British singer-songwriter Juliette Ashby paid a moving tribute to her best friend Amy Winehouse during a gig at London's Jazz Cafe on Thursday night (19Sep13).
Just days after what would have been the Rehab singer's 30th birthday, Ashby dedicated two of her songs, Not Trying (To Get Over You) and Waiting, to the girl she met at school, aged four, and with whom she shared her childhood, teenage and early adult years.
Ashby, who was launching her EP Take It Over at the fabled Camden venue told the crowd, "I just want to take a moment because it's appropriate, to dedicate these next two songs to my best friend. She passed away two years ago. It was her birthday and it was a horrible, sad day for me.
"We have amazing memories here at the Jazz Cafe, sitting upstairs with my girls - and she's up there now with us too tonight, and it feels amazing."
Winehouse and Ashby were inseparable as kids, forming the rap duo Sweet 'n' Sour, and sharing their first experiences in the recording studio together, aged 10. They lived together as Amy's career took off, following the release of her album Frank in 2003, but when her best friend's drug problems took hold and her behaviour spiralled out of control, Ashby decided the only way she could help her pal was to give her tough love and step away.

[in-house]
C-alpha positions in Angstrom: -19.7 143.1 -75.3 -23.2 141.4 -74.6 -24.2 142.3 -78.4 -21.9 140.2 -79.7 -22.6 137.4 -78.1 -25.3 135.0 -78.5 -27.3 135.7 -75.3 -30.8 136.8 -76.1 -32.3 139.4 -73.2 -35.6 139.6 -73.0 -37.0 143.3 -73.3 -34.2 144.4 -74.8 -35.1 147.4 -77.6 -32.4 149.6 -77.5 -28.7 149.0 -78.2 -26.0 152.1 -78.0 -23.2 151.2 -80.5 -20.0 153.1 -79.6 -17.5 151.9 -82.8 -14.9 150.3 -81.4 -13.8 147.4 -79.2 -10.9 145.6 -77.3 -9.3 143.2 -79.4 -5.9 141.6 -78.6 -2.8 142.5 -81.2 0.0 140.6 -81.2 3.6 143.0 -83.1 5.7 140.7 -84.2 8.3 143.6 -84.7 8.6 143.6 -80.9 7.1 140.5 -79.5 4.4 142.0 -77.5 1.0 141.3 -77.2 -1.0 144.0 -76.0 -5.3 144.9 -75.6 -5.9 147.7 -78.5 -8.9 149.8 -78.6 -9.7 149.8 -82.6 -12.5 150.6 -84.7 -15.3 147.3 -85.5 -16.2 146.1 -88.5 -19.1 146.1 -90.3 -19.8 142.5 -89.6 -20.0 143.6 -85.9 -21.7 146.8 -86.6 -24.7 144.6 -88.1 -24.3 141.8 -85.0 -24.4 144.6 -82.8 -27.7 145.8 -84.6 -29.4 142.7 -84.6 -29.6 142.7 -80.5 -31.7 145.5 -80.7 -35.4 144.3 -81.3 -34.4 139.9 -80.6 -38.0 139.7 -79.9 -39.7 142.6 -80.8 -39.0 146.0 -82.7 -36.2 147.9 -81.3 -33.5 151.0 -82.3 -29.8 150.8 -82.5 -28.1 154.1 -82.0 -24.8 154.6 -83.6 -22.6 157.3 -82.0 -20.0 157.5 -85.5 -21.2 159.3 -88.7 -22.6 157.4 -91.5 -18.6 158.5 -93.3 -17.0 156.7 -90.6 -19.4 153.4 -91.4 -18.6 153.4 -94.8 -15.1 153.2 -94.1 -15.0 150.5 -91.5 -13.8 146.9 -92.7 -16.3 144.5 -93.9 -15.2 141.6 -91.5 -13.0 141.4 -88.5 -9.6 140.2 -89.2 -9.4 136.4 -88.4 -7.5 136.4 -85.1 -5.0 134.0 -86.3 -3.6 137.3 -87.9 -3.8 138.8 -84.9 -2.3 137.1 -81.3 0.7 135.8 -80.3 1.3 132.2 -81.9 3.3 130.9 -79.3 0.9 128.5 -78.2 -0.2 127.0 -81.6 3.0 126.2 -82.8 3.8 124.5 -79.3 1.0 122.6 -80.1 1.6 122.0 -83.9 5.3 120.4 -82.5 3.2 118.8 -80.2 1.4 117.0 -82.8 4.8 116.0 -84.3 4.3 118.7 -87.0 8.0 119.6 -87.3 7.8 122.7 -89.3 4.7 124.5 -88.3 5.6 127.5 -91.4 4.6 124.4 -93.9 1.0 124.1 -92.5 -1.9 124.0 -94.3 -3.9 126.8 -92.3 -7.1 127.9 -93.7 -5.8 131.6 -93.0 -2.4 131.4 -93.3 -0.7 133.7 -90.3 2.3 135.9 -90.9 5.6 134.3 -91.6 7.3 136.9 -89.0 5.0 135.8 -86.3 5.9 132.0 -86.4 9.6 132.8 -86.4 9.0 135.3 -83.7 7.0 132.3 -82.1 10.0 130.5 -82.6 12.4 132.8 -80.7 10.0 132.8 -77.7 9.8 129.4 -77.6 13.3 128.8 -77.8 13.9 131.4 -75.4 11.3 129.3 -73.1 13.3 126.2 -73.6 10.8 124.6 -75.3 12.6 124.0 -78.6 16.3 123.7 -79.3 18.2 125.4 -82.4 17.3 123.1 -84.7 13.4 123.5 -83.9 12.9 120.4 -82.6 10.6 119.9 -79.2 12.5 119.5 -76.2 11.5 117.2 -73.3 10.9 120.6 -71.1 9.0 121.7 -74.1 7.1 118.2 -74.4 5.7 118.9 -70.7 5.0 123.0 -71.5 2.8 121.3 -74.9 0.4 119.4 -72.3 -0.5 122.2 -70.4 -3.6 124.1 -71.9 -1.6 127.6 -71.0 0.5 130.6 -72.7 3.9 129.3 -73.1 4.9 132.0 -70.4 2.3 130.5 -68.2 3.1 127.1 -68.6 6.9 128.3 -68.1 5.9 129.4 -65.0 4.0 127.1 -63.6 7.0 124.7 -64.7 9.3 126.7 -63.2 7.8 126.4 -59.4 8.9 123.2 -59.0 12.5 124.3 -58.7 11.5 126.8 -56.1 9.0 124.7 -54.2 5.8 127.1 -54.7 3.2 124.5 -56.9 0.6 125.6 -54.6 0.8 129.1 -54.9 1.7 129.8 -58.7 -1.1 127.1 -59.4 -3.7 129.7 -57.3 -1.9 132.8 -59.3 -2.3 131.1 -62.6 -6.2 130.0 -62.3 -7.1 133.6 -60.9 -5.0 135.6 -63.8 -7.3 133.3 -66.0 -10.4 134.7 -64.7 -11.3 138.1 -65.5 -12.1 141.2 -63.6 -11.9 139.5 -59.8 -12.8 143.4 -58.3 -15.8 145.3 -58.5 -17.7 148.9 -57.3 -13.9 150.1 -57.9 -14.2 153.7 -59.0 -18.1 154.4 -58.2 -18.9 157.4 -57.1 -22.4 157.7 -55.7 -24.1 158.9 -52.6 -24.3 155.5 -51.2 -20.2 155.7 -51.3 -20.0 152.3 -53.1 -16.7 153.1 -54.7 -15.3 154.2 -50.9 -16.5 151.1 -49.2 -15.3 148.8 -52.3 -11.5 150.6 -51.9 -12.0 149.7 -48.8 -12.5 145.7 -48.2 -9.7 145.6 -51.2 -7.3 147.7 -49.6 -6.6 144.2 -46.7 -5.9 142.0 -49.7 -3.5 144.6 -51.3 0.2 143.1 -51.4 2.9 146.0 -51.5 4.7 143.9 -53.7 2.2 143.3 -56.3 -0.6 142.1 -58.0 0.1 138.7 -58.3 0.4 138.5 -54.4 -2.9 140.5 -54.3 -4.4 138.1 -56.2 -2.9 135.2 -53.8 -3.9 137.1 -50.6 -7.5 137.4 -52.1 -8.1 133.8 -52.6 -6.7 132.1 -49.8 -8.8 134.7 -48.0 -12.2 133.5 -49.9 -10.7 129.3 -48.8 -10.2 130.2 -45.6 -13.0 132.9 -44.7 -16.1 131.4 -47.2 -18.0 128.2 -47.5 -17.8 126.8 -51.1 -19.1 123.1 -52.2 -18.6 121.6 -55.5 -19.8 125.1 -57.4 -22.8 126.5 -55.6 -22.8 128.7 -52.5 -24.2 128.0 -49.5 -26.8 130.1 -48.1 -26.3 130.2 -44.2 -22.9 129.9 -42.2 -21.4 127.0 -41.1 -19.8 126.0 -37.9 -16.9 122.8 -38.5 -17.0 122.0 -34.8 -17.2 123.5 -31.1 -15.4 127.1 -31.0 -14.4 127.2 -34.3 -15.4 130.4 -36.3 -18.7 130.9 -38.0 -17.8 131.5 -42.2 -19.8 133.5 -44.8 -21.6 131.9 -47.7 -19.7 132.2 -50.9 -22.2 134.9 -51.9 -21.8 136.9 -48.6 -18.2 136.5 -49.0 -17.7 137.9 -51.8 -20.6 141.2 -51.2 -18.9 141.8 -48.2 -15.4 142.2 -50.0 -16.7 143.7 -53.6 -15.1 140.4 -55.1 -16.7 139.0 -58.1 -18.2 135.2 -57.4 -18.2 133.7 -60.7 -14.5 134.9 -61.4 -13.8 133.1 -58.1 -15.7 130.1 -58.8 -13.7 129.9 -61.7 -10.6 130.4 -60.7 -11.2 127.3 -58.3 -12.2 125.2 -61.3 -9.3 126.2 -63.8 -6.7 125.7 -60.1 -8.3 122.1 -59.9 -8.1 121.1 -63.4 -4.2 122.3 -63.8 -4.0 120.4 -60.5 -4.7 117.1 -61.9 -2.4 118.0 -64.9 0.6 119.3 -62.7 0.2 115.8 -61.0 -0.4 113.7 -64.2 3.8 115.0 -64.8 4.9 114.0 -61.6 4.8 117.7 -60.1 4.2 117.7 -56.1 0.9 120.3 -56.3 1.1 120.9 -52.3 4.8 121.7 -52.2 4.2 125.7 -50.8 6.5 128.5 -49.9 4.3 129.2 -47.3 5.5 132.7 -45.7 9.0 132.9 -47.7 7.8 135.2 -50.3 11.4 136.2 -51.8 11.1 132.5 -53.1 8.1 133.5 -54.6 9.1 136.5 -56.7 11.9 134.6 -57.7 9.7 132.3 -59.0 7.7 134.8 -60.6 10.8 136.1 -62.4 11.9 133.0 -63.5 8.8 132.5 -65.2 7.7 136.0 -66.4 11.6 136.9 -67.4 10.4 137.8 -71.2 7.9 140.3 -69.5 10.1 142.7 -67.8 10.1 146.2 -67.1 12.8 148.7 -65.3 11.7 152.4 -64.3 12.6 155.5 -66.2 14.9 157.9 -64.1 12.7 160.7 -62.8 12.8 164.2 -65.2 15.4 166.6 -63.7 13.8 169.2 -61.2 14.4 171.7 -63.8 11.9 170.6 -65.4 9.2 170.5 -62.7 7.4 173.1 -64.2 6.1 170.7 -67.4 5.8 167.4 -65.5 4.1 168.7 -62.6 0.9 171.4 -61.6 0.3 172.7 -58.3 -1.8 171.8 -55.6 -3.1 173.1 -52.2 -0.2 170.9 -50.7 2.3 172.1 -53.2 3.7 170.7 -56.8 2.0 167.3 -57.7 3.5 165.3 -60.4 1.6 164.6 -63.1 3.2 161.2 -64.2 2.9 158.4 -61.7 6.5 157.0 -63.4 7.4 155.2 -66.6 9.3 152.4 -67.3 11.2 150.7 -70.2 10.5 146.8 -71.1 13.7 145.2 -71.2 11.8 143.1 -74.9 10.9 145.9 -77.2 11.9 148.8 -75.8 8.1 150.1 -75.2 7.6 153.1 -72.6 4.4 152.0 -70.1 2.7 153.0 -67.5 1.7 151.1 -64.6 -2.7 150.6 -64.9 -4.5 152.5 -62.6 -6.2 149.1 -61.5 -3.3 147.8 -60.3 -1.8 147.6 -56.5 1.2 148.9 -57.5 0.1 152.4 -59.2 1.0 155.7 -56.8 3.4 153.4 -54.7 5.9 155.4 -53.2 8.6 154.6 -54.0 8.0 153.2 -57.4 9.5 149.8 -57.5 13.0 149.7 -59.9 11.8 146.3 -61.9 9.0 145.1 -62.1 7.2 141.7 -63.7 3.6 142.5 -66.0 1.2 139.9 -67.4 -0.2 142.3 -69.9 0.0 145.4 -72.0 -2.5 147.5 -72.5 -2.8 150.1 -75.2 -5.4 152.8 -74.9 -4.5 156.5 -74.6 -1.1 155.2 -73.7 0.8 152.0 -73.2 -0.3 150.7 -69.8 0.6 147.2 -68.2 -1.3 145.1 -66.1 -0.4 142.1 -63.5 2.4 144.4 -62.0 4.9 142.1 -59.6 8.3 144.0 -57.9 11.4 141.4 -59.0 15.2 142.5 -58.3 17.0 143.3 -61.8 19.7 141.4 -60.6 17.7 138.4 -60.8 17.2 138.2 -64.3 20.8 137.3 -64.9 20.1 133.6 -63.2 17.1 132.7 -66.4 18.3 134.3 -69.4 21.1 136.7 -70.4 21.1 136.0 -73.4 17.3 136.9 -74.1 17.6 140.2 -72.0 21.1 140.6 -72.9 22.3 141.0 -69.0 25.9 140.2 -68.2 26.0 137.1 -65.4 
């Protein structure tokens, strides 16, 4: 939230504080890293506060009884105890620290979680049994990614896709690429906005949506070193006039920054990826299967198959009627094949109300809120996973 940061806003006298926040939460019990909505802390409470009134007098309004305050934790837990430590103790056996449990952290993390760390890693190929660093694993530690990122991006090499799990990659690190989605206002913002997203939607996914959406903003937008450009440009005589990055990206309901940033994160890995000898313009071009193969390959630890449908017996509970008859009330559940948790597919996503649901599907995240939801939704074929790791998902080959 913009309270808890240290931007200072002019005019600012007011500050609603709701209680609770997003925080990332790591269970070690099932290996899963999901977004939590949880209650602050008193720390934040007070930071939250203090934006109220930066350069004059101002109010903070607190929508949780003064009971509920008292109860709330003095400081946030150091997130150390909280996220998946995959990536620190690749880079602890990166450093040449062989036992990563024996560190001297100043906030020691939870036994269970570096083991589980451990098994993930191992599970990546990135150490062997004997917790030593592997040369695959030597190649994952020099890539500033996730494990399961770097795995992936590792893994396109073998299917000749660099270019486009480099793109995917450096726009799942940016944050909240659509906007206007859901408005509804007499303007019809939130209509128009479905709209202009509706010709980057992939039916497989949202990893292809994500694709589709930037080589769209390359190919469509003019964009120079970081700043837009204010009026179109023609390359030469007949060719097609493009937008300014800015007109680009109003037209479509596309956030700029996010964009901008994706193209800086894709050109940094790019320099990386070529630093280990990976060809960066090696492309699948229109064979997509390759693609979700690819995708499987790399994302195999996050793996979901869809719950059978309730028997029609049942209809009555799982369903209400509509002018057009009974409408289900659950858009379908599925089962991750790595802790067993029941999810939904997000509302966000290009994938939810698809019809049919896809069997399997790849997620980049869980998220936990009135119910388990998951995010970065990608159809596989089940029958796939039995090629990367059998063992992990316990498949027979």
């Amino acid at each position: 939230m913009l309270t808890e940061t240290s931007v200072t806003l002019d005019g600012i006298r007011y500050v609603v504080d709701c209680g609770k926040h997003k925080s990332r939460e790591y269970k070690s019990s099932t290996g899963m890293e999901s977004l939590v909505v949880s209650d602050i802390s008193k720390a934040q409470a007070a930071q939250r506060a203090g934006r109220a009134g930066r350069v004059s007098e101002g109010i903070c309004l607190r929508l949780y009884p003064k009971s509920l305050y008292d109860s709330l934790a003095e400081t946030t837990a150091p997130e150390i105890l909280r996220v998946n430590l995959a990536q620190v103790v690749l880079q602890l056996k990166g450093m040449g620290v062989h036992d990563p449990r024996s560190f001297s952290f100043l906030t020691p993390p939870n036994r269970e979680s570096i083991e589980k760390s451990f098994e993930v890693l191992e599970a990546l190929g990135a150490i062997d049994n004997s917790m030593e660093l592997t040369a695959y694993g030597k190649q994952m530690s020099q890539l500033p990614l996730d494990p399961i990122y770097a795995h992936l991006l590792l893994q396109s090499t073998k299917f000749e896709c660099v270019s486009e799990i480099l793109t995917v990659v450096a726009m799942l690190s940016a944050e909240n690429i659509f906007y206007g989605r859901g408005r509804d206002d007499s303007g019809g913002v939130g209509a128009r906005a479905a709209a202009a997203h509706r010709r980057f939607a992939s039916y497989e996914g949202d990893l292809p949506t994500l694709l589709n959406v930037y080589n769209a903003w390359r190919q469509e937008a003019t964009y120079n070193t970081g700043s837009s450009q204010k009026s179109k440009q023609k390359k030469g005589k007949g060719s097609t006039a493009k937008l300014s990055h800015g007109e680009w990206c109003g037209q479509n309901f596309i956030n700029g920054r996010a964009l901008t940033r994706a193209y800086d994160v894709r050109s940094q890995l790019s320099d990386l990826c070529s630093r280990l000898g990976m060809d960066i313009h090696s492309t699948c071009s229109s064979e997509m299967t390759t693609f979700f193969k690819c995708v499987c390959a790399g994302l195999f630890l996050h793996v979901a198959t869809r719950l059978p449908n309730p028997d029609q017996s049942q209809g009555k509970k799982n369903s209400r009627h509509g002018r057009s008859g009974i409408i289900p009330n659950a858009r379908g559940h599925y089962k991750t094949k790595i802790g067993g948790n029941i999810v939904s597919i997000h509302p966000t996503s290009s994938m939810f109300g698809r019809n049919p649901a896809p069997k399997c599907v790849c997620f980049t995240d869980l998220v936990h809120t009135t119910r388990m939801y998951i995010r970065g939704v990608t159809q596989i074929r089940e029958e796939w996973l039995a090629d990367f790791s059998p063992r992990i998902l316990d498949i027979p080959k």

Rarely speaking publicly about her late soul sister, Ashby tells Wenn the circumstances surrounding her friend's addictions and untimely death are often too painful to talk about about.
She says, "I've loved Amy since we were four. We grew up together, but when she did the stuff she did I told her I would not tolerate her behaviour.
"It changed the amazing person that she is, which is my best friend. And she knew that. But she knew I would always be there for her and that's why she came to me when she wanted a sense of normality back in her life or when things got really bad and she really needed help. She felt safe knowing that I wouldn't take any s**t from her during those dark times.
"Her 30th birthday, which should have been a joyous occasion, was really miserable for me without her here. I love and miss her more than I can ever put into words."
As with his Formula One documentary Senna, filmmaker Asaf Kapadia cleverly uses archival footage to...